Source: Foreign Policy “Xi Jinping’s Problems Are ‘Monumental’”

Full text of the report can be found at

Xi Jinping’s ‘Four Comprehensives’, a Strategic Blueprint for China’s Future

Jiang Zemin put forth his Three Represents and Hu Jintao put forth his Scientific Outlook on Development. Both are regarded as the legacy guidelines they left for the Chinese Communist Party (CCP) to follow. Now it is Xi Jinping’s turn. He put forth his “Four Comprehensives” in his speech last December. Just like Jiang Zemin’s first mention of his Three Represents in a speech in 2000, Xi’s mentioning of his Four Comprehensives did not attract much attention until now. CCP mouthpiece the People’s Daily has published and will publish one commentary after another to publicize it as “a strategic blueprint for China’s future”.

I am going to give below the full texts of People’s Daily commentary and Reuters report on the Four Comprehensives:

However, it is interesting to point out that Jiang put forth his Three Represents for the first time in 2000, 11 years after he was appointed CCP general secretary. It indicated the difficulties in establishing his powerbase. Hu put forth his Scientific Outlook on Development within one year after being appointed. It indicated the strong support he got from Jiang the core of the third generation of CCP leadership.

Xi has obtained strong support from not only Jiang, the core, but also other elders so that he was able to put forth his Chinese Dream as soon as he was appointed. Now he has substantiated his Chinese Dream with the Four Comprehensives. It indicates his success in establishing his position as CCP leader.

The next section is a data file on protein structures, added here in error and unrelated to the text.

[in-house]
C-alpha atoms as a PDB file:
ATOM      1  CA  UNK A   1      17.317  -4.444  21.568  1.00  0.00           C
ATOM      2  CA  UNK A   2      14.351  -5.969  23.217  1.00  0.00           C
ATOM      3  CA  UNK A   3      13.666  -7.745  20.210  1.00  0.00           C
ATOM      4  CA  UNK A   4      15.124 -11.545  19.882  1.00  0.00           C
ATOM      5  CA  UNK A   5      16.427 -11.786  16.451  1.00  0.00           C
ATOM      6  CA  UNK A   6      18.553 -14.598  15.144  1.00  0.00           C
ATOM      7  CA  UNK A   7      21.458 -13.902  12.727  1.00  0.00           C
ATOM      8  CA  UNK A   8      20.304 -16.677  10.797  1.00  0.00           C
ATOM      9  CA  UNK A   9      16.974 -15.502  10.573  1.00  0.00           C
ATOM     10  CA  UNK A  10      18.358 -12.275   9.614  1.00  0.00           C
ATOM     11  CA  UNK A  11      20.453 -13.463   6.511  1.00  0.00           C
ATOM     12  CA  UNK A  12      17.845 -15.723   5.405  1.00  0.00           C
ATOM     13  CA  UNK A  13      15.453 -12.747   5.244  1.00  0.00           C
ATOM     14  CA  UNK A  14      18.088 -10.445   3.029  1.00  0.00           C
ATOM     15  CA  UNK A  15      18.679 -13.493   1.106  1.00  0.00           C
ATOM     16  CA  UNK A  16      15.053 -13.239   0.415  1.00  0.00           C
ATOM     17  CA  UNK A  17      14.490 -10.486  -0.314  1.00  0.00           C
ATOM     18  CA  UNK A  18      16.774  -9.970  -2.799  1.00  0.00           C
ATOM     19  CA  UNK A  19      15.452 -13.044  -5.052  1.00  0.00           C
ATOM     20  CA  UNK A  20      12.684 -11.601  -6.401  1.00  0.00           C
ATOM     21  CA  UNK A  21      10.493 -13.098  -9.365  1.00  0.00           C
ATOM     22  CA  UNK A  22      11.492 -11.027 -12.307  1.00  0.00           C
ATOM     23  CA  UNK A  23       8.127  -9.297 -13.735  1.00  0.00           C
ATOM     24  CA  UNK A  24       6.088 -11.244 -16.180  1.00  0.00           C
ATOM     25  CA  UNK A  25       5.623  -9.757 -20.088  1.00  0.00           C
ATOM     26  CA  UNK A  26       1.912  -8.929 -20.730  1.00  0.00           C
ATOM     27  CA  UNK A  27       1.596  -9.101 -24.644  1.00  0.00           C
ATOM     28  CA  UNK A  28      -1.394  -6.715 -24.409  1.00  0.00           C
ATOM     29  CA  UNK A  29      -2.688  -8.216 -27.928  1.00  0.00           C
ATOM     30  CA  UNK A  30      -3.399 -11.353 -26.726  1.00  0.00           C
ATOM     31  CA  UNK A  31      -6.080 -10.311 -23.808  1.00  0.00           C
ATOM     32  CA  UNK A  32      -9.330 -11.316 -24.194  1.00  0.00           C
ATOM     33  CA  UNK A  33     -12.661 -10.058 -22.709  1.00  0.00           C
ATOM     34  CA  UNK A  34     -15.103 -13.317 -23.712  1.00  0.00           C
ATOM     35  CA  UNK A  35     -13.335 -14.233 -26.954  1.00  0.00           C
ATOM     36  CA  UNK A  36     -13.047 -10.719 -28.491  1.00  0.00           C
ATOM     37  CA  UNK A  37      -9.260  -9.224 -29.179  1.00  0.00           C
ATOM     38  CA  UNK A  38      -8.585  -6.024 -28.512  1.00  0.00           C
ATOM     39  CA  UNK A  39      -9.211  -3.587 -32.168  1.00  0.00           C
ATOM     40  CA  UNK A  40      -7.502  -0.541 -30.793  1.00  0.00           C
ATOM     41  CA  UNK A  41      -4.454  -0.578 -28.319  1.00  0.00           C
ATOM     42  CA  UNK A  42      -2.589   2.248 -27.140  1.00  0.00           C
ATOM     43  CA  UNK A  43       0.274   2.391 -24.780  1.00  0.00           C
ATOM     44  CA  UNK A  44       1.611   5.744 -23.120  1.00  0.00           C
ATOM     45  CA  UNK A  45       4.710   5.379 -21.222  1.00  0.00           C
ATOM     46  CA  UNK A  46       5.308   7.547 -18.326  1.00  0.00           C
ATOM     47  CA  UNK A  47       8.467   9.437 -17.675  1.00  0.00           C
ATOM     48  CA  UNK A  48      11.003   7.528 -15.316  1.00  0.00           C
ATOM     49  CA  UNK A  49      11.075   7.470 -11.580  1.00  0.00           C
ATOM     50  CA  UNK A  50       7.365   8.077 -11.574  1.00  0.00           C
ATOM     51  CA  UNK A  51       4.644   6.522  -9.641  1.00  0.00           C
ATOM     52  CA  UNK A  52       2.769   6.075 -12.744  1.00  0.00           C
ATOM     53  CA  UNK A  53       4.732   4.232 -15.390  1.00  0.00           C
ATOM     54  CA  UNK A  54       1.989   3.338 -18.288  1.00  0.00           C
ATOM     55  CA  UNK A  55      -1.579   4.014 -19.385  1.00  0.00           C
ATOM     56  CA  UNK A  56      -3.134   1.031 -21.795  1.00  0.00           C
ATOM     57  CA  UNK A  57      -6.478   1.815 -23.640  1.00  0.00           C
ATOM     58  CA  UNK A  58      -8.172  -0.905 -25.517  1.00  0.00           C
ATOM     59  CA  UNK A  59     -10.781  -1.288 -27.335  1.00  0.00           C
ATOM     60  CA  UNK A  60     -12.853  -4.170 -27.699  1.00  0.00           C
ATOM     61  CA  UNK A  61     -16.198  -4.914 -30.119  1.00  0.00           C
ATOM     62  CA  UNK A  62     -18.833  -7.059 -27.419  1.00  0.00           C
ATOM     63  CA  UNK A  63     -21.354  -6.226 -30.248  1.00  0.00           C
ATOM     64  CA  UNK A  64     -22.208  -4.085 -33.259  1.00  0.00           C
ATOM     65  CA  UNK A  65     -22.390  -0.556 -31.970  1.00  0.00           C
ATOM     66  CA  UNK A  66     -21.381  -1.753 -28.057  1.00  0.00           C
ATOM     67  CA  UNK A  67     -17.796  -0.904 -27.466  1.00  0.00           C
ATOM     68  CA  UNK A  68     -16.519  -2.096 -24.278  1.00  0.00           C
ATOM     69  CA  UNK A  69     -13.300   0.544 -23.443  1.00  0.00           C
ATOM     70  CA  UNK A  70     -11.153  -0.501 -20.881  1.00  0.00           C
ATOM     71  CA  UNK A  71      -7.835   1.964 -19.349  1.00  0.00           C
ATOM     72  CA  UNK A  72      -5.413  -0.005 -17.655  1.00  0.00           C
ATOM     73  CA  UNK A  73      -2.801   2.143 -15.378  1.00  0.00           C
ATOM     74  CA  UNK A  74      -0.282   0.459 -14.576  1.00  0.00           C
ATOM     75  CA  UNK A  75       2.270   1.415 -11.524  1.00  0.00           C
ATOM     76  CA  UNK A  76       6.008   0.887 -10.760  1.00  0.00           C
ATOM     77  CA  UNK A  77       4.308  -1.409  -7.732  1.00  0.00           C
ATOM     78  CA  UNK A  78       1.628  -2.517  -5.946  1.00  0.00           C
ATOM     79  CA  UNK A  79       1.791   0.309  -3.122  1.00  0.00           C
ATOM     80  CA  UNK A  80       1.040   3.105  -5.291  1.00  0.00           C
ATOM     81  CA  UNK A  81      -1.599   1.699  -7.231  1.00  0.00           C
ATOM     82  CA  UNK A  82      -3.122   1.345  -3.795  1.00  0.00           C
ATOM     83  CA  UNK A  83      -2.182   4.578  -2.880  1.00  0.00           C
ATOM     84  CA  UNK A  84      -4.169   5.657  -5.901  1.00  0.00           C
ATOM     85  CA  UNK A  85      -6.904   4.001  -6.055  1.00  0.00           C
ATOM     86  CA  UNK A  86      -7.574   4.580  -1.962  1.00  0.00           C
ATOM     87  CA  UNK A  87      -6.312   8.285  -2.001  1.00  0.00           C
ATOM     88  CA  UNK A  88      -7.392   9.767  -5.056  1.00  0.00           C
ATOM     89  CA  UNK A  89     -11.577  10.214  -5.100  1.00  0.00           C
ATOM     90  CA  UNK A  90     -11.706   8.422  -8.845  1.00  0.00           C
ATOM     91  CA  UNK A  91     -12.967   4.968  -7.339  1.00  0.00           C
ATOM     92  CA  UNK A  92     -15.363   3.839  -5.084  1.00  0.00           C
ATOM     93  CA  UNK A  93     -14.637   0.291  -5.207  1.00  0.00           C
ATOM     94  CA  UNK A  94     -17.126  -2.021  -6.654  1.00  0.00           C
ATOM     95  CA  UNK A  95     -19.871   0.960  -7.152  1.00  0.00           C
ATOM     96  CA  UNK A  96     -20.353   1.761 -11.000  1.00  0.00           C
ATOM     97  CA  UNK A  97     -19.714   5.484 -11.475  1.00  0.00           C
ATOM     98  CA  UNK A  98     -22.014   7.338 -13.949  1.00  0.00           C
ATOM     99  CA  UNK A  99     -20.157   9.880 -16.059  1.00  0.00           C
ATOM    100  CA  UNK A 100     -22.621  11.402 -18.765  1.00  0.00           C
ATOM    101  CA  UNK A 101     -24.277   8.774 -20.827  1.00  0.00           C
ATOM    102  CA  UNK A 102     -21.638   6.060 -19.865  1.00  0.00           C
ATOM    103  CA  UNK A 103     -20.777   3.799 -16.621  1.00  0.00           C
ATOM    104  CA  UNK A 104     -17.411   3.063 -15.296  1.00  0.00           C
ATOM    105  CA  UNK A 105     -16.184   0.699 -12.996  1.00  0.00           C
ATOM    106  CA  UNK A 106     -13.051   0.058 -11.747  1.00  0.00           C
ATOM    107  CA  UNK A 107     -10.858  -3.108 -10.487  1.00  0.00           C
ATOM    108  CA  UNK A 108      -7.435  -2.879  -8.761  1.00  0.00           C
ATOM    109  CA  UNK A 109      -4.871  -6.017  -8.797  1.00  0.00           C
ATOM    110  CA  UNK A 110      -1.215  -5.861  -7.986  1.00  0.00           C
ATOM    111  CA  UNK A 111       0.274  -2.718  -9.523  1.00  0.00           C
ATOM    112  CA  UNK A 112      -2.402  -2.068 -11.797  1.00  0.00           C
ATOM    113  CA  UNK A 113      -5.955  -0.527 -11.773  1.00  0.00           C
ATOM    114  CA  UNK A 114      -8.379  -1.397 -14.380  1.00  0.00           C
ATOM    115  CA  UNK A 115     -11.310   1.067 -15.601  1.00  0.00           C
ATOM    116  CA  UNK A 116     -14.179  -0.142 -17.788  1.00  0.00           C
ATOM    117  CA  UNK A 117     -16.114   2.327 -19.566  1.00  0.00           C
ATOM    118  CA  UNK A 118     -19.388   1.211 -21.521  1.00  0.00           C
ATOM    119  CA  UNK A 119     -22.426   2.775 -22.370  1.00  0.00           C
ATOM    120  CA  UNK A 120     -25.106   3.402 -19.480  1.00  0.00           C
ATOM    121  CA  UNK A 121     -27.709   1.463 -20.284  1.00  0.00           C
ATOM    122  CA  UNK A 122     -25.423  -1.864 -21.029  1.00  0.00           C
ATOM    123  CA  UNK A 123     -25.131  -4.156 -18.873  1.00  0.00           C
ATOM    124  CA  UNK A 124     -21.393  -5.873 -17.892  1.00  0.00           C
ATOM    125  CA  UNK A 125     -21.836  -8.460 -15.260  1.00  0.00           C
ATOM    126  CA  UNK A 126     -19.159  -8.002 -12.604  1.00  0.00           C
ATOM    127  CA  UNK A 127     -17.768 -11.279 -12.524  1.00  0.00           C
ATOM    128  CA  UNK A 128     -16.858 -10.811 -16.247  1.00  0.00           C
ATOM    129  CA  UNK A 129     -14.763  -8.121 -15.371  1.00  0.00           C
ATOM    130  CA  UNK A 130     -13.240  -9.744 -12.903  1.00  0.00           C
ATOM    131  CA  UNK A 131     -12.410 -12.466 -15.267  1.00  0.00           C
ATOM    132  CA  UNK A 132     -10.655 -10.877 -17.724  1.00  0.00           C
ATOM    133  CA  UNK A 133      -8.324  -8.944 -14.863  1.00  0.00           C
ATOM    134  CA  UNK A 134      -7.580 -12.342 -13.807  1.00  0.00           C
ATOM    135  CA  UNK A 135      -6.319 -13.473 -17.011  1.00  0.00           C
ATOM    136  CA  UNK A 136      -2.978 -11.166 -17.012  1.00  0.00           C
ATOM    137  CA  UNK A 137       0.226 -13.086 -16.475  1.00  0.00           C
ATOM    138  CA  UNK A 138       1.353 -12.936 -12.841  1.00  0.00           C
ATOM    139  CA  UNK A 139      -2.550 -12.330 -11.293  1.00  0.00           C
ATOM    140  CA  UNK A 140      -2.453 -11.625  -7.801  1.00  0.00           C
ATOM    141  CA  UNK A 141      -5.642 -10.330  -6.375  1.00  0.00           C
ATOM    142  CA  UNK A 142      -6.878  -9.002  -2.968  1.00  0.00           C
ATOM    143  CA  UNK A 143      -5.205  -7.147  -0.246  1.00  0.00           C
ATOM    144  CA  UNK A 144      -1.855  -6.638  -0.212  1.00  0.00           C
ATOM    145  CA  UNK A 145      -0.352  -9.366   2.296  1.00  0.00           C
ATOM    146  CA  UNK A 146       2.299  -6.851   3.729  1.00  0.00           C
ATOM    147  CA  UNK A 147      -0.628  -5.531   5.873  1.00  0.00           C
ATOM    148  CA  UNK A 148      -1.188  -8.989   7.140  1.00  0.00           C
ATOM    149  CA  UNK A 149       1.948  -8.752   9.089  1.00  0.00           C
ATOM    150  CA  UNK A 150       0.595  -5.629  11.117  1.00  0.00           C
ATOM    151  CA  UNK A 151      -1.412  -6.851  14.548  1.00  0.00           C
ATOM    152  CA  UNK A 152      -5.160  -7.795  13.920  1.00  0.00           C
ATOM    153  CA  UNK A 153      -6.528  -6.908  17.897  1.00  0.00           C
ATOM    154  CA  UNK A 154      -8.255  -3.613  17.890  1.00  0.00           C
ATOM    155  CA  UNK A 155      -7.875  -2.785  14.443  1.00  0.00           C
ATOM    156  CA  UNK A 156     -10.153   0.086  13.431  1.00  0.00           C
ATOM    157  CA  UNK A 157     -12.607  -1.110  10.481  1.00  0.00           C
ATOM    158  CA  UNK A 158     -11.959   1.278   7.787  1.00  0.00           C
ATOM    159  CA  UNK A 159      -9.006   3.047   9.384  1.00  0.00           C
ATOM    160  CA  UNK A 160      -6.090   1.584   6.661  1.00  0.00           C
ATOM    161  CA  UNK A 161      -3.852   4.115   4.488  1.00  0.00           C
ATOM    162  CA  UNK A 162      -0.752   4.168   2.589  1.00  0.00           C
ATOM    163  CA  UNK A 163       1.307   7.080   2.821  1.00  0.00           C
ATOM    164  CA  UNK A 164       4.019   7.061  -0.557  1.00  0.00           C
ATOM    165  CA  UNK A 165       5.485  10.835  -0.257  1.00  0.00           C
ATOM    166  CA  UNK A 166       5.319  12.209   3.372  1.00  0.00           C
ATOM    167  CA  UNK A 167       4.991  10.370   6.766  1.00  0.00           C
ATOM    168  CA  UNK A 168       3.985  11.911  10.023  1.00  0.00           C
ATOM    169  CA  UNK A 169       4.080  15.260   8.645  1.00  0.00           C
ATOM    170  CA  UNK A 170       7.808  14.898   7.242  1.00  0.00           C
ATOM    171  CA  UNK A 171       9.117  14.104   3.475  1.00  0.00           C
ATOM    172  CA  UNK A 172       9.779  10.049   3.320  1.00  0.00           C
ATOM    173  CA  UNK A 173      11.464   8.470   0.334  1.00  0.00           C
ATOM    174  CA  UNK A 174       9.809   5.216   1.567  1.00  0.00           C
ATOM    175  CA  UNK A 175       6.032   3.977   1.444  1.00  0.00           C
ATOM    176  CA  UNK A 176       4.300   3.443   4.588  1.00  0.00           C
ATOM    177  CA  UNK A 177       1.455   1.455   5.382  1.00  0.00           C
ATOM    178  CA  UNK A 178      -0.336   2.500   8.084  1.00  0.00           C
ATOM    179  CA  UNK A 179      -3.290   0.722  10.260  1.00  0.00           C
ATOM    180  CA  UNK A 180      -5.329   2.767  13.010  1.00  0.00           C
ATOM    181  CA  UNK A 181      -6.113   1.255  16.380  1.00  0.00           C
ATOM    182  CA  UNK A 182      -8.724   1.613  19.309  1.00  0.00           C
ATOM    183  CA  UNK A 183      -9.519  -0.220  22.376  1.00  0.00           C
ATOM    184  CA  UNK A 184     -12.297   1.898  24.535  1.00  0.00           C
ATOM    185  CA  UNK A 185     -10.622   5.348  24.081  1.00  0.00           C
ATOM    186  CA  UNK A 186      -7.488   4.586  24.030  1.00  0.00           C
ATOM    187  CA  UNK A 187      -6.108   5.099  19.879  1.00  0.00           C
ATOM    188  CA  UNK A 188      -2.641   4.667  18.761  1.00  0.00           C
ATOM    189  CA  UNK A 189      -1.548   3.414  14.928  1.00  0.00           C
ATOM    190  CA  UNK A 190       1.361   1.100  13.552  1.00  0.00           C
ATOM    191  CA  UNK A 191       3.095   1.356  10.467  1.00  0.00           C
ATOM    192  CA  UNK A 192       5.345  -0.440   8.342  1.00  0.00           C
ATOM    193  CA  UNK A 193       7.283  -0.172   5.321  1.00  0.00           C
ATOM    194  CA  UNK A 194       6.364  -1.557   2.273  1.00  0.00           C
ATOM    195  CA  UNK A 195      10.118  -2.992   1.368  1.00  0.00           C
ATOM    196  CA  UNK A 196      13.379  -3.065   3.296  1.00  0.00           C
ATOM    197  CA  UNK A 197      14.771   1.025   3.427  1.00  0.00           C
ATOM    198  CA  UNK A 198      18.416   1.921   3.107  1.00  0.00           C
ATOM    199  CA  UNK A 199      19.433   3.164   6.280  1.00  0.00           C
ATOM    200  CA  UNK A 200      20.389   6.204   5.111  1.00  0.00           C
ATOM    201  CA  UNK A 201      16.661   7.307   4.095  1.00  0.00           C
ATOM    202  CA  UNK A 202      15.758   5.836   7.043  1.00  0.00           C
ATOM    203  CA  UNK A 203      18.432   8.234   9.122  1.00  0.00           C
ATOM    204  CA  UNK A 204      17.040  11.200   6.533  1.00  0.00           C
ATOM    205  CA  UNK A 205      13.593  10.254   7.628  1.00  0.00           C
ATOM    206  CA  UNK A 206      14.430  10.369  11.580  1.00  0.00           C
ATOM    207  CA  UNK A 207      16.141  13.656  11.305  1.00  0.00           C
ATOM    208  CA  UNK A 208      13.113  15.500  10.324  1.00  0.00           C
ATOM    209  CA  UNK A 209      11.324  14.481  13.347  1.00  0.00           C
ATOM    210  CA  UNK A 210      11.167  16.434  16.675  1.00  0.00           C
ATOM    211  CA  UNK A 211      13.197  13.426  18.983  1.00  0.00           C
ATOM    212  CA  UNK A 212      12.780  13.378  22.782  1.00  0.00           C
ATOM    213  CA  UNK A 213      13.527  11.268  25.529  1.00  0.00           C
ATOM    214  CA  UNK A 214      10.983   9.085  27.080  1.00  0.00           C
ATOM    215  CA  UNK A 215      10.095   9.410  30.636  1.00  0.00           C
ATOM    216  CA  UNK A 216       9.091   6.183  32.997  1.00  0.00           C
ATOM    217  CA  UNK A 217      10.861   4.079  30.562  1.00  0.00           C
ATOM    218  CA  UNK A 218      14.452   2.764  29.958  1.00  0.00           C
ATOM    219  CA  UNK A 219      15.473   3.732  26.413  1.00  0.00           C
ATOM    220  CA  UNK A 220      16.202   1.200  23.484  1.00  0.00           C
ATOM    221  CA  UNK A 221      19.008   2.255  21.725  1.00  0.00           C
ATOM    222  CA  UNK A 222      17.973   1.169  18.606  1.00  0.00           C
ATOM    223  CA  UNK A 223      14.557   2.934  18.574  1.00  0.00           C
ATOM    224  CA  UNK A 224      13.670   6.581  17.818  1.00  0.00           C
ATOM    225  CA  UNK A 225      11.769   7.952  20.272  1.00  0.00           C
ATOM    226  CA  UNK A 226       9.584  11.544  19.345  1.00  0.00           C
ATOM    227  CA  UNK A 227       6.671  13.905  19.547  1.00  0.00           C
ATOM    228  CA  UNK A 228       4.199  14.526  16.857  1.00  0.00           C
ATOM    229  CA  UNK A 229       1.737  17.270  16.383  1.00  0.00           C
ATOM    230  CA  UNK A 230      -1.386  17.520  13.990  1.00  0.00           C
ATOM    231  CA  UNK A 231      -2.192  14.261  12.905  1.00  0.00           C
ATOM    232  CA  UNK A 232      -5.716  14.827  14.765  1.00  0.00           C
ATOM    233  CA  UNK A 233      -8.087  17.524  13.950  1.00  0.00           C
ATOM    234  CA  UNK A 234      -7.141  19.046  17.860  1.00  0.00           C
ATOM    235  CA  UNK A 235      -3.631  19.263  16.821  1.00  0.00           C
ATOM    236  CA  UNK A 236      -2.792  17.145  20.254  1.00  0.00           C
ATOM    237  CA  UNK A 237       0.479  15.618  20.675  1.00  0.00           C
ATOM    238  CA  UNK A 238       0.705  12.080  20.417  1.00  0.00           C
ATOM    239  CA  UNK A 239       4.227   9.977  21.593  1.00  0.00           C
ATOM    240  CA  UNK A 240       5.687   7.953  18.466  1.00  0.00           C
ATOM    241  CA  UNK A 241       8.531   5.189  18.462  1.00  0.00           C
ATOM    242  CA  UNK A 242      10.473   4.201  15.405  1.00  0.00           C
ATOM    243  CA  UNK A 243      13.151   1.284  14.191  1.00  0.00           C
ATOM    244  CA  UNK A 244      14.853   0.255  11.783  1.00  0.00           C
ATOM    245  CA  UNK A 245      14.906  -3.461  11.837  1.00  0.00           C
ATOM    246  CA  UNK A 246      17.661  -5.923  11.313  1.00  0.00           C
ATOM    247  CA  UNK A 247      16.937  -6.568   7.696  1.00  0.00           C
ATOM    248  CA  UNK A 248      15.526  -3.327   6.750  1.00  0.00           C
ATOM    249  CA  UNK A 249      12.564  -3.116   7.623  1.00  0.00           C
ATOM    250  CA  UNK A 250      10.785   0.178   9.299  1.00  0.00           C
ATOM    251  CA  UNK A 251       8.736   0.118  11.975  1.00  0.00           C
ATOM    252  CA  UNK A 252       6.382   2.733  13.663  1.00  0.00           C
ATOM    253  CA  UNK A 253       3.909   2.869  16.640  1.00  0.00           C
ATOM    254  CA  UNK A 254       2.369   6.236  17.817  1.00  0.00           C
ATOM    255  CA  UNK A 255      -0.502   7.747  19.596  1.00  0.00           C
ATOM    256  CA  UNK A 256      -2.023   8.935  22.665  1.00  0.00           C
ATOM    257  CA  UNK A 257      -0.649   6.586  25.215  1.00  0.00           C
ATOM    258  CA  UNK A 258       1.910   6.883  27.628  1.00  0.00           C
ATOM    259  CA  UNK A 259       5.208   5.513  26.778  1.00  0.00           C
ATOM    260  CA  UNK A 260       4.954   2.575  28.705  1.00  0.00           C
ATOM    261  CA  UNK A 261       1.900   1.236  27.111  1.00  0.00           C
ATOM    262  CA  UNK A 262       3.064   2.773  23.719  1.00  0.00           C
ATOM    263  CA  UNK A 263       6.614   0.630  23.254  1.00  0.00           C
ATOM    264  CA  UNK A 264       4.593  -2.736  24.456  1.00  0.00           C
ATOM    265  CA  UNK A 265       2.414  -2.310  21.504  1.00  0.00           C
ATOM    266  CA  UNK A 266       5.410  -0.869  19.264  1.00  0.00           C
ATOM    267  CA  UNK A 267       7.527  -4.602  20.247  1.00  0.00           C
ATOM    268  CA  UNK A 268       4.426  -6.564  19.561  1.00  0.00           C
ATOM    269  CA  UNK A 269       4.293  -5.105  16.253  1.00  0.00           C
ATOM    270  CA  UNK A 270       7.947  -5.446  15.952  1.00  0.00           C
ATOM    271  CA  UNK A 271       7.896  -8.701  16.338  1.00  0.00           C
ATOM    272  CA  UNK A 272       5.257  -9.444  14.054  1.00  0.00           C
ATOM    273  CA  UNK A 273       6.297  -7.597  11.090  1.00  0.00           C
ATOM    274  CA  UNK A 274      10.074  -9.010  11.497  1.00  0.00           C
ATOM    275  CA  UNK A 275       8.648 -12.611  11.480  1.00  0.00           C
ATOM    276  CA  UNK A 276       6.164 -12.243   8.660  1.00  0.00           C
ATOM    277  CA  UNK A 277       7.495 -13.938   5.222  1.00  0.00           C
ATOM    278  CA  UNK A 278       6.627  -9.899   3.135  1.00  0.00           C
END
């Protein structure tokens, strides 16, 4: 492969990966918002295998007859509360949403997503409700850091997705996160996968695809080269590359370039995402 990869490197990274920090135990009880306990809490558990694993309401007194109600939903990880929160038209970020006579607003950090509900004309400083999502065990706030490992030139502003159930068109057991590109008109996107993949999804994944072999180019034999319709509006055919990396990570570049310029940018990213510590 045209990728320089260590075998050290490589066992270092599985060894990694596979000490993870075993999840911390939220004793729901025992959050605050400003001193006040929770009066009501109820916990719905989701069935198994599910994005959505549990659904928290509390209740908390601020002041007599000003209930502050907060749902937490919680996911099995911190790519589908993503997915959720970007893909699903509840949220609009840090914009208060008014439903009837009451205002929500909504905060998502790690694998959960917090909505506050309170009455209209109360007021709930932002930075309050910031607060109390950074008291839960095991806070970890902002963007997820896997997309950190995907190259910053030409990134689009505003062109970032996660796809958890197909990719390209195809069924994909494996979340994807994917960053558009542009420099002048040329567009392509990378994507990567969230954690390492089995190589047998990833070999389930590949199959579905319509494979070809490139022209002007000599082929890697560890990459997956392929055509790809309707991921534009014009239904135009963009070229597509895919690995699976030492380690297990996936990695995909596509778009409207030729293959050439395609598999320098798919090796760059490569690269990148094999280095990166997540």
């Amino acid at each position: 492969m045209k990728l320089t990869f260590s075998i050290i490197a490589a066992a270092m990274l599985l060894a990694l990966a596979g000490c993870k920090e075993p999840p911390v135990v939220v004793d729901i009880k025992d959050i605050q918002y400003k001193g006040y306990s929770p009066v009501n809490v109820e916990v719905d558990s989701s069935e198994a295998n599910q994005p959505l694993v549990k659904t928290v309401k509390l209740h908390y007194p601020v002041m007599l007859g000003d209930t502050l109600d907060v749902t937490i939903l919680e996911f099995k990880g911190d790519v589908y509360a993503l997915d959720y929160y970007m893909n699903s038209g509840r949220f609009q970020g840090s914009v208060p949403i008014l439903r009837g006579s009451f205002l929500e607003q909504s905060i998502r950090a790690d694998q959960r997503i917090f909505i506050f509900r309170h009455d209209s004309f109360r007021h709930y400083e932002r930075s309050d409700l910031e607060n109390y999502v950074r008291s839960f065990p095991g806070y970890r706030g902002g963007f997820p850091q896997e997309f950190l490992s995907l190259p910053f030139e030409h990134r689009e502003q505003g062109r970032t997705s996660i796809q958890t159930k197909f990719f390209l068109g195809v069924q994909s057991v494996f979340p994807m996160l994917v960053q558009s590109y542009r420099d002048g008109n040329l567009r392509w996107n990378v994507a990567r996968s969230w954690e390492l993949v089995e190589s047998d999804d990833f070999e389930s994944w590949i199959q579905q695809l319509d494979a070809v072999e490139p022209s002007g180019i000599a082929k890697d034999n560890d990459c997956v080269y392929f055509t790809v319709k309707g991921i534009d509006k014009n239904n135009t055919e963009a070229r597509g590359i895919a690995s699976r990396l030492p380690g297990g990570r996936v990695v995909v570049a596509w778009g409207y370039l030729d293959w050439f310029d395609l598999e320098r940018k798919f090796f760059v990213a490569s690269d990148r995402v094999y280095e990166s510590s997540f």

However, judging by the serious pollution, corruption, overcapacity, excessive local government debts, etc. left behind by Hu Jintao, Hu has not had much success in realizing his Scientific Outlook in developing Chinese economy.

Will Xi be able to realize his Four Comprehensives to “comprehensively build a moderately prosperous society, comprehensively deepen reform, comprehensively implement the rule of law, and comprehensively strengthen Party discipline”?

That is the question.

Deepen reform? Can he surmount the resistance from conservatives and vested interests?

Rule of law? Can China’s judiciary be independent?

Strengthen Party discipline? Can he overcome rampant corruption?


Xi’s ‘Four Comprehensives’ a strategic blueprint for China’s future
(Xinhua) 08:20, February 26, 2015

BEIJING – A moderately prosperous society, reform, rule of law, Party discipline — these “Four Comprehensives” are Xi Jinping’s blueprint for China’s future.

The “Four Comprehensives” are tasks raised at Communist Party of China (CPC) meetings over the last two years, since President Xi Jinping took office.

The concept was first mentioned by Xi in December, “..comprehensively build a moderately prosperous society, comprehensively deepen reform, comprehensively implement the rule of law, and comprehensively strengthen Party discipline.”

Shortly after Xi took helm of the CPC in November 2012, he put forward the concept of “the Chinese Dream,” or “the great renewal of the Chinese nation”.

“A moderately prosperous society” is not only the primary objective identified at the 18th Party Congress, but also “a crucial step towards the Chinese dream of great rejuvenation.”

Xi’s first trip as China’s leader was to Shenzhen, symbolic hub of Deng Xiaoping’s reforms, and promised “no stop to reform and opening up”.

“Deepening reform” identifies the route to prosperity and social progress.

The “Four Comprehensives” come as China pays greater attention to improving governance following the economic miracle. Social justice has become an important goal.

“The rule of law” came to prominence at the fourth session of the 18th CPC Central Committee, and guarantees modernization of the system of government while championing social justice.